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We had a 500 mile afternoon drive back to the Shennendoah Valley from here. The car gets a photo op.
We climbed Clingmans Dome on Monday, October 27, 1997. It was a day of total surprises.
Clingmans Dome, literally on the Tennesee-North Carolina border, is also at the almost geographic center of Smoky Mountains National Park (the mountain range is actually the Black Mountains which stretches from Mt. Mitchell, NC, to here). Literature claims that it is "the most visited state highpoint." I thought this was a dubious claim -- given other premier drive ups such as Mauna Laua in Hawaii; Mt. Washington in New Hampshire and even Mt. Mitchell less than 100 miles away in North Carolina just off the Blue Ridge Parkway. However, on this dreary Monday where everything was socked in with rain and fog and fall color was nearly done, traffic was bumper to bumper through the park!
This claim (there are more than 10 million visitors a year to the park -- most of whom are purported to visit Clingmans) has been substantiated by anectodal reports of friends -- who reported pleasant childhood memories of family trips to the summit. The most amusing of these tales was one about a grandmother fearful of heights who would jump out of the car at every stop and lean against the car to keep it from rolling down the mountain.
We drove out two hours from Asheville, NC, taking U.S. 441 through Cherokee, NC, and the associated Cherokee Indian Reservation. I thought this approach was tacky enough with observation towers seemingly at every curve advertising "the most photographed site in the Smokies." Roadside stands hawked everything from boiled peanuts, garden mirror balls (which I succumbed to) to velvet Indian paintings to Santa Lands to fireworks (which are legal year round in Tennesse and North Carolina). Even good motels advertised $29 a night rates complete with in room jacuzzis and multi-person hot tubs! And this was the restrained side compared to what lay ahead in Gatlinburg, TN!!!
One of the curisoities of this route was that we kept seeing woodchucks chomping away on vegetation at 4-lane intersections.
The National Park Office and gift shop was overrun with retired people. I wrestled away some postcards showing Clingmans Dome. We disappeared in and out of fog banks as we drove to the summit. A sign noted it was closed Dec. 1 to March 31. The route to the summit parking lot was almost 8 miles.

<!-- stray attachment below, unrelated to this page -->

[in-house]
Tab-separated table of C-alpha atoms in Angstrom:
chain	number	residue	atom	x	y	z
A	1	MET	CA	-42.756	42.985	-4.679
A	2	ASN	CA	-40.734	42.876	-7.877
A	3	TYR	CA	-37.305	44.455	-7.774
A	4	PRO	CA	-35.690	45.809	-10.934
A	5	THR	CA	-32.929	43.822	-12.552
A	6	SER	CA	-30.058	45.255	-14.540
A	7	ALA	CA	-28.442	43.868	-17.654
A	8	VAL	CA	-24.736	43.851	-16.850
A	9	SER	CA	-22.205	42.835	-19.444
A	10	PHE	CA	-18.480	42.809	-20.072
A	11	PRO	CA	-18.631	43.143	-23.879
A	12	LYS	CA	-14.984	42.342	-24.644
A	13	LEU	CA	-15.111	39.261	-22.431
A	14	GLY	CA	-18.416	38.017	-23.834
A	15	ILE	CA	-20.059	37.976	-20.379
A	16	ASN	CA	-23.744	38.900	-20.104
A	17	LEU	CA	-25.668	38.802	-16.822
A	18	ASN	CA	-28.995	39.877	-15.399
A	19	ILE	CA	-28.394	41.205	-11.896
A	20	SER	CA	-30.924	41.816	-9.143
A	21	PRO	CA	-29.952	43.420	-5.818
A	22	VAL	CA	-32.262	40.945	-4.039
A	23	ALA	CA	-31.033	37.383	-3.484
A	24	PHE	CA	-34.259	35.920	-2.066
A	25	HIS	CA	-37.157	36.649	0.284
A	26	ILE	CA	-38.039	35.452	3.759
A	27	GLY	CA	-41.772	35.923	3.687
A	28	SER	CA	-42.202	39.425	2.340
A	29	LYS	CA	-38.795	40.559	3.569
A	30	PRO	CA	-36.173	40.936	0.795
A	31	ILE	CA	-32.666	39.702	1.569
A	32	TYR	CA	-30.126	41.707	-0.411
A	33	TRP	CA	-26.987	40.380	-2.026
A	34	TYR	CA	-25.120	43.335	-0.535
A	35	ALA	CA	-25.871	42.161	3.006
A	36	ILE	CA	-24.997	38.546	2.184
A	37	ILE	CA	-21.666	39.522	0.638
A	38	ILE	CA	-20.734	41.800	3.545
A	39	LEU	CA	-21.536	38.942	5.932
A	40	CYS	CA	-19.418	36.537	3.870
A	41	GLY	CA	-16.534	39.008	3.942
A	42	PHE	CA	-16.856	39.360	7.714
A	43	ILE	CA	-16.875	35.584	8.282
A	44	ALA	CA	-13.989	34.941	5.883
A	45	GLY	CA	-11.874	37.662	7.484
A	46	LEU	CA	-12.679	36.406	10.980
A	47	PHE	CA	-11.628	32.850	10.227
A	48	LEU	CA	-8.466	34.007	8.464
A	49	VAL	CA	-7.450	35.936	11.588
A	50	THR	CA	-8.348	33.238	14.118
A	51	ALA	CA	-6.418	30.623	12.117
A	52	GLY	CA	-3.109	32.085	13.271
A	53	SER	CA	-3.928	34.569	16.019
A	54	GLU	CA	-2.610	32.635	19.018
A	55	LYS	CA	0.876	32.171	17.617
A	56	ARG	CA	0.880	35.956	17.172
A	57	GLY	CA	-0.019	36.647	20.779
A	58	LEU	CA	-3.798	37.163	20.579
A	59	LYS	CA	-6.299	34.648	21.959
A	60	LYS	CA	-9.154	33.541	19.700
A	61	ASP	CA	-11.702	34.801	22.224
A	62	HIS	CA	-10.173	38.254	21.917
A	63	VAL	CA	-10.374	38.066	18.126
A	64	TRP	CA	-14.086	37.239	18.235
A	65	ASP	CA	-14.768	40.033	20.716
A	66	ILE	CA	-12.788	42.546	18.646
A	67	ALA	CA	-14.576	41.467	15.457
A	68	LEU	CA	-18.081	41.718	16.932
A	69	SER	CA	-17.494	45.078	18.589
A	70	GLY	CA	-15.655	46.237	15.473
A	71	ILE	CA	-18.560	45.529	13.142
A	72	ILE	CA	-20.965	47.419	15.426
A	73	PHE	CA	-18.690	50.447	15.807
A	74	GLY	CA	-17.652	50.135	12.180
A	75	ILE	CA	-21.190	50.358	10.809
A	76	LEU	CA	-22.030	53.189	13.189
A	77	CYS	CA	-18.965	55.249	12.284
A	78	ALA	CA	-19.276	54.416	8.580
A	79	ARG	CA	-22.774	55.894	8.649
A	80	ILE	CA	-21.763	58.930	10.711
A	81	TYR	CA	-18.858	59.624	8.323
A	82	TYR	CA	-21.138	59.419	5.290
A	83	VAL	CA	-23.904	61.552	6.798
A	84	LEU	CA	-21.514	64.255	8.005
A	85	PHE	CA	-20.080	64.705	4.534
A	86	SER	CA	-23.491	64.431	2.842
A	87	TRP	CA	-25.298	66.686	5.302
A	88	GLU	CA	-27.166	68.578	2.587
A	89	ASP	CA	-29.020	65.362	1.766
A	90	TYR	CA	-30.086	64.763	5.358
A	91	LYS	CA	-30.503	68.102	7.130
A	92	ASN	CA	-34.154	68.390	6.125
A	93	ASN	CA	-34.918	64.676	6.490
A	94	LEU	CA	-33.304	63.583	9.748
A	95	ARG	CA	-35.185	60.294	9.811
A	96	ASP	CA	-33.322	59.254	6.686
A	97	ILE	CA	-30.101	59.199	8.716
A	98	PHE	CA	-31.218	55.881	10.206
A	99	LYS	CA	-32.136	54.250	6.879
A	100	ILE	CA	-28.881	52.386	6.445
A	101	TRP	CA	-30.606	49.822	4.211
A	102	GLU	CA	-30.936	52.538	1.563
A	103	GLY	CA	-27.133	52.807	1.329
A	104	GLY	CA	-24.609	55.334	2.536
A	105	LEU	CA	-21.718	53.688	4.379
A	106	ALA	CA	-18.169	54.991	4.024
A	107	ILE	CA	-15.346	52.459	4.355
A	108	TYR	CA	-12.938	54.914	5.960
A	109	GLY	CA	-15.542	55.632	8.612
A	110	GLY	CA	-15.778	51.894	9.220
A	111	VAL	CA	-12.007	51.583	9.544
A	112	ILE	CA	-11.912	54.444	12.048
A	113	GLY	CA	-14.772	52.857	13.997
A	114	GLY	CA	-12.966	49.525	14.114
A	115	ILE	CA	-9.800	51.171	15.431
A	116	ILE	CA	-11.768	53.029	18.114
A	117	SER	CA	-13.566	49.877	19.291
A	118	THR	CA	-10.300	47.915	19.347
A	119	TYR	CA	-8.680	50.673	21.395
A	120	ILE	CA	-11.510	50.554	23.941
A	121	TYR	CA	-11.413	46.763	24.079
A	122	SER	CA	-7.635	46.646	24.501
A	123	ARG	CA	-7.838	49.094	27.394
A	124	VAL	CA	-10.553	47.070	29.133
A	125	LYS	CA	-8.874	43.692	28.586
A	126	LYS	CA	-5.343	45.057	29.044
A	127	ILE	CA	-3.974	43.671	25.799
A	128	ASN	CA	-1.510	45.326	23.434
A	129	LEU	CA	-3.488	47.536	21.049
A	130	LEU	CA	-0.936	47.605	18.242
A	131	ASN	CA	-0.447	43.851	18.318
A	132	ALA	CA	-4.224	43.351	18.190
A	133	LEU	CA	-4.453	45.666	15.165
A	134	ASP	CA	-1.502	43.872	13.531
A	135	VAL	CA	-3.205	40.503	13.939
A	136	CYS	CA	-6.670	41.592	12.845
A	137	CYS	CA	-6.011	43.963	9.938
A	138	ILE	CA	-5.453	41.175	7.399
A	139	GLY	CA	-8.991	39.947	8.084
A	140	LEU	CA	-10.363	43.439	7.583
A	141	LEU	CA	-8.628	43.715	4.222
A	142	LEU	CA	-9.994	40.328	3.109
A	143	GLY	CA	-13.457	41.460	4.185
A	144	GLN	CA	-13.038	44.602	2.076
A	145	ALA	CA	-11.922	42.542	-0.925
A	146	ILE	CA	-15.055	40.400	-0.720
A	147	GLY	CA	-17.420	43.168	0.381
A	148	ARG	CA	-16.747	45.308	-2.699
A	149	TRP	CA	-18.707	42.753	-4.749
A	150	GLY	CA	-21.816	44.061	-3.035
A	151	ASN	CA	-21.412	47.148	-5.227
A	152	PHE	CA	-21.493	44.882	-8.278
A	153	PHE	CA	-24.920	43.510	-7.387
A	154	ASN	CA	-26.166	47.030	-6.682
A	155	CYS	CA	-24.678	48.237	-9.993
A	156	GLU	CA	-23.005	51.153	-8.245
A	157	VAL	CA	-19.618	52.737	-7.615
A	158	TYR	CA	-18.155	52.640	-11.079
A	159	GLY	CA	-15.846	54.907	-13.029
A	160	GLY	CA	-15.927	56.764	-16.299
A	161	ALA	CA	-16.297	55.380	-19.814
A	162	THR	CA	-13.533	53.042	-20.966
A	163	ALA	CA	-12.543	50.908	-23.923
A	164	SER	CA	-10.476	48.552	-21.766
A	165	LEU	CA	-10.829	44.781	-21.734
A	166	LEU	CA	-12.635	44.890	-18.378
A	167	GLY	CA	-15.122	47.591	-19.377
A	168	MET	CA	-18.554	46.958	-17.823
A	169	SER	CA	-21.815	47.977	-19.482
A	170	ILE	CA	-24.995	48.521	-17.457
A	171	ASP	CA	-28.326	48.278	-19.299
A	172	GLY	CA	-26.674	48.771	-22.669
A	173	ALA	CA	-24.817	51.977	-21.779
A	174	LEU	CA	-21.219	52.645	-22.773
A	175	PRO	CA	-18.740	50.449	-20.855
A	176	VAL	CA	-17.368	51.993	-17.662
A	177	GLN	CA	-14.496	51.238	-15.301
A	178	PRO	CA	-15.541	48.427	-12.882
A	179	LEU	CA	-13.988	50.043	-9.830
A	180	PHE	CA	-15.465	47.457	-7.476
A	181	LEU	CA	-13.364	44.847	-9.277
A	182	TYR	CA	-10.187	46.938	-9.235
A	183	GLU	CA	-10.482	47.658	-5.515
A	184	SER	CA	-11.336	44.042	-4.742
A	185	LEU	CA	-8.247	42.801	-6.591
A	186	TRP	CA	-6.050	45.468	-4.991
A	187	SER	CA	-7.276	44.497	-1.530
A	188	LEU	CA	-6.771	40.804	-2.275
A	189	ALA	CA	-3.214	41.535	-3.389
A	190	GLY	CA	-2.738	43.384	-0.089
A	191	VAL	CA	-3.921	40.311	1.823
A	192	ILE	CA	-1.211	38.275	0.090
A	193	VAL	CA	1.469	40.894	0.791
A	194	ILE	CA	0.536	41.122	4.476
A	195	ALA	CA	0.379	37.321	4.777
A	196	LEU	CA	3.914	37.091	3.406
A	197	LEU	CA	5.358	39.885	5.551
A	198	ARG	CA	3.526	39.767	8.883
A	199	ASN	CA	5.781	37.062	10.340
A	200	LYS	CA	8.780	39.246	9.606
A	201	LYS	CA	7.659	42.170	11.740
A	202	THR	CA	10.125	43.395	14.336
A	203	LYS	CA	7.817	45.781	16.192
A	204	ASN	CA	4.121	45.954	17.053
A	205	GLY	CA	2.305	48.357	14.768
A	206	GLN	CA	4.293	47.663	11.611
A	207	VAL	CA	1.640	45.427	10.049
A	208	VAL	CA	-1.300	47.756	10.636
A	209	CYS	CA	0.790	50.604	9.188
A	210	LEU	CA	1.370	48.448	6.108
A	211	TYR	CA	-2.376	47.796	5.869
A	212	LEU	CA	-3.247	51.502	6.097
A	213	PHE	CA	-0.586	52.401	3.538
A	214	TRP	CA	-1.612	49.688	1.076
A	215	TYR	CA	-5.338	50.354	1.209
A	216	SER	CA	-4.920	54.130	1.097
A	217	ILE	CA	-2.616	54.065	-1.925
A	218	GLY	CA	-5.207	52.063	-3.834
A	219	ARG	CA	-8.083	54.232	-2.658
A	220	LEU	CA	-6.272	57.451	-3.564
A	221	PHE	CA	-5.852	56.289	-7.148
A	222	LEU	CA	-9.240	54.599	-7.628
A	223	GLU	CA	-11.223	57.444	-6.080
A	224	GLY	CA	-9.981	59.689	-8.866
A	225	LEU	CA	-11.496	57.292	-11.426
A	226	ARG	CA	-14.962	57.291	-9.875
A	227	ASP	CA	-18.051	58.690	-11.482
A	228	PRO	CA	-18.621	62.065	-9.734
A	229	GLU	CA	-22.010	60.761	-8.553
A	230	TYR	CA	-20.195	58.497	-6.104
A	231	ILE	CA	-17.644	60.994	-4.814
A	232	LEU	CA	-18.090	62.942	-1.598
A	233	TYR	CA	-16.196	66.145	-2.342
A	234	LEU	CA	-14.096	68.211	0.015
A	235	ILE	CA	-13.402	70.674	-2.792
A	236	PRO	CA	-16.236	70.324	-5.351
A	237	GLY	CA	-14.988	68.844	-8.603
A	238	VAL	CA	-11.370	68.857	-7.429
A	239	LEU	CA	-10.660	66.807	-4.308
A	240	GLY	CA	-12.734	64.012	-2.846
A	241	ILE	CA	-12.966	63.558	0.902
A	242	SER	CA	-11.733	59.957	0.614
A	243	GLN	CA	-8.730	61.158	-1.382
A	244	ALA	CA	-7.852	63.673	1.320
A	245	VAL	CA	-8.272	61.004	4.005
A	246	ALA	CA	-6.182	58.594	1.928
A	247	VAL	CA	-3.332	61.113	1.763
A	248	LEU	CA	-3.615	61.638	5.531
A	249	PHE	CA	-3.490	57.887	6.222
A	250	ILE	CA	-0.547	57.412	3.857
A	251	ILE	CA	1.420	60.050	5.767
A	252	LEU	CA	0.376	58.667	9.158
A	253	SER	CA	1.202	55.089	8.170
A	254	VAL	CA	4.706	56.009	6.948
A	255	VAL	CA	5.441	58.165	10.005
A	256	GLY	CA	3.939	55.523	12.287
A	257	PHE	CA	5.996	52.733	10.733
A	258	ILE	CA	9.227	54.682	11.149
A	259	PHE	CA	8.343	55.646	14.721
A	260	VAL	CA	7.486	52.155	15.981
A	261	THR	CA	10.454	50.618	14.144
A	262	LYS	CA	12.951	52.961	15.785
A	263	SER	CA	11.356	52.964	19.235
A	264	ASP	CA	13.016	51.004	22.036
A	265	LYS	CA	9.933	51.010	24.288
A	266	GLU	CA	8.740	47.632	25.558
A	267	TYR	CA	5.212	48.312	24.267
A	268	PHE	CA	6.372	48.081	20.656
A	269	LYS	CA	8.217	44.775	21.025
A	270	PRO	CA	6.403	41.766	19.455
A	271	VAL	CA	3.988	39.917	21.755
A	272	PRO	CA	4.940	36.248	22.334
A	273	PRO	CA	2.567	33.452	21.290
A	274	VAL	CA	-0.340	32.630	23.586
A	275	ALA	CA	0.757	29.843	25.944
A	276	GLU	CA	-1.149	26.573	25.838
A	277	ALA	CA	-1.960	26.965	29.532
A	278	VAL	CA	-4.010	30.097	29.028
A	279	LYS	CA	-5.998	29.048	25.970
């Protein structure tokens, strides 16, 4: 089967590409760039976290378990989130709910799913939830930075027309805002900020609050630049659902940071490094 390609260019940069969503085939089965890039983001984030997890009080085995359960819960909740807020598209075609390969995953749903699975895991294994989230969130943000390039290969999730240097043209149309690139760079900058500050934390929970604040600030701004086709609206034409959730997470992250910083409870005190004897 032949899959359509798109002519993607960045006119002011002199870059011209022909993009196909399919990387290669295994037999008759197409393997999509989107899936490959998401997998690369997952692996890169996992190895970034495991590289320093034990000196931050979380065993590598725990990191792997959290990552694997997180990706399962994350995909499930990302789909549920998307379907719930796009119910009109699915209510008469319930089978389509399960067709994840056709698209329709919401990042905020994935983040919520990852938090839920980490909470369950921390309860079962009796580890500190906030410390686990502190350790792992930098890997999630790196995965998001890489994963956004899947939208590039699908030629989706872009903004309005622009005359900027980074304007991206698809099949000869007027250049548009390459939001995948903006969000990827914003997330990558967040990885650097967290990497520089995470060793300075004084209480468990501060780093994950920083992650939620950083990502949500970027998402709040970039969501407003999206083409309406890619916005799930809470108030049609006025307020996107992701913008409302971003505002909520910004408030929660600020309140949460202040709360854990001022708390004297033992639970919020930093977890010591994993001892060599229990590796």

For a trip in which all the peaks were fog encrusted, we experienced just the opposite as we neared Clingmans Summit. The mountain with its spaceship observation tower popped out above the clouds. A cloud rolled over the summit. But the spaceship remained visible.
It's a half mile from the parking lot to the summit with a gain of 330 feet. The greatest joy of this mountain to me was that I had to breath hard to make the climb! I truly felt I arrived at a mountain! My sea level lungs weren't acclimated to this 6,700 foot 0eak! I was not alone. Every single person we encountered was breathing heavy -- regardless of age or shape. A boy about 5 asked his father to carry him. The father obliged with the note, "I'll carry you a little ways, but you'll have to carry me the rest." Benches were arranged perhaps every 50 feet in expectation of this carnage!
With us above the clouds, the mountain with its crisp air that made you cough because it was seemed so clean, had a definite alpine feel. The dead firs gave a windswept look to the summit but rather this was the work of the evil beetles which have killed almost every fir in the Black Mountains. The National Park Service can't aggressively kill the beetles according to the policy so they are basically waiting for every fir to die (and with them the beetles) and then to replace them with the seeds of firs.
Further signs noted that the fresh air was not as fresh as it used to be. Visibility has been cut 40 miles thanks to coal burning plants as far away as Missouri.
Clingmans has the most unusual summit building of any state highpoint. Built circa 1960, it looks like a flying saucer. A curving concrete sidewalk supported by concrete pillars leads to it
Given the high volume of traffic, it was disappointing that the summit was heavily vandalized. All signs indicating that you were on the summit were obviously taken. All that remained were the signs on the observation tower which were suspended away from the tower and thus difficult to vandalize. We saw nothing in the surrounding vistas except when a mountain poked through the clouds briefly. Signs showed the state border line which seemed to cut right through the tower.
The trip back down was effortless. A restroom with running water at the parking lot worked fine.
We continued on up 441 passing endless retired couples walking through the woods gathering leaves.
Gatlinburg, TN, turned out to be a huge tourist trap. It has an instatiable appetite for miniature golf played on Jurassic Park courses. Everywhere were cheap motels, T-shirt stores, go-Kart rides and helicopter rides ($5/person -- I was curious ...and horrified... if that would take you over the mountain). Everything is much more prosperous on this side (my theory of the universe tells me that all along the NC-TN border, the two states compete mightily but that Tennessee tends to outspend subtantially on this battles).
I planned to stop for lunch but couldn't find convenient parking as the town incredibly for a Monday afternoon in late October was overrun. We eventually stopped in Pigeon Forge, TN, only to find that Dolly Parton owns that town (even if they don't have postcards of Dollywood at regular stores). Christmas decorations were everywhere. We got sick on the $2.99 all you can get buffet. It was like a scene of "Las Vegas Vacation."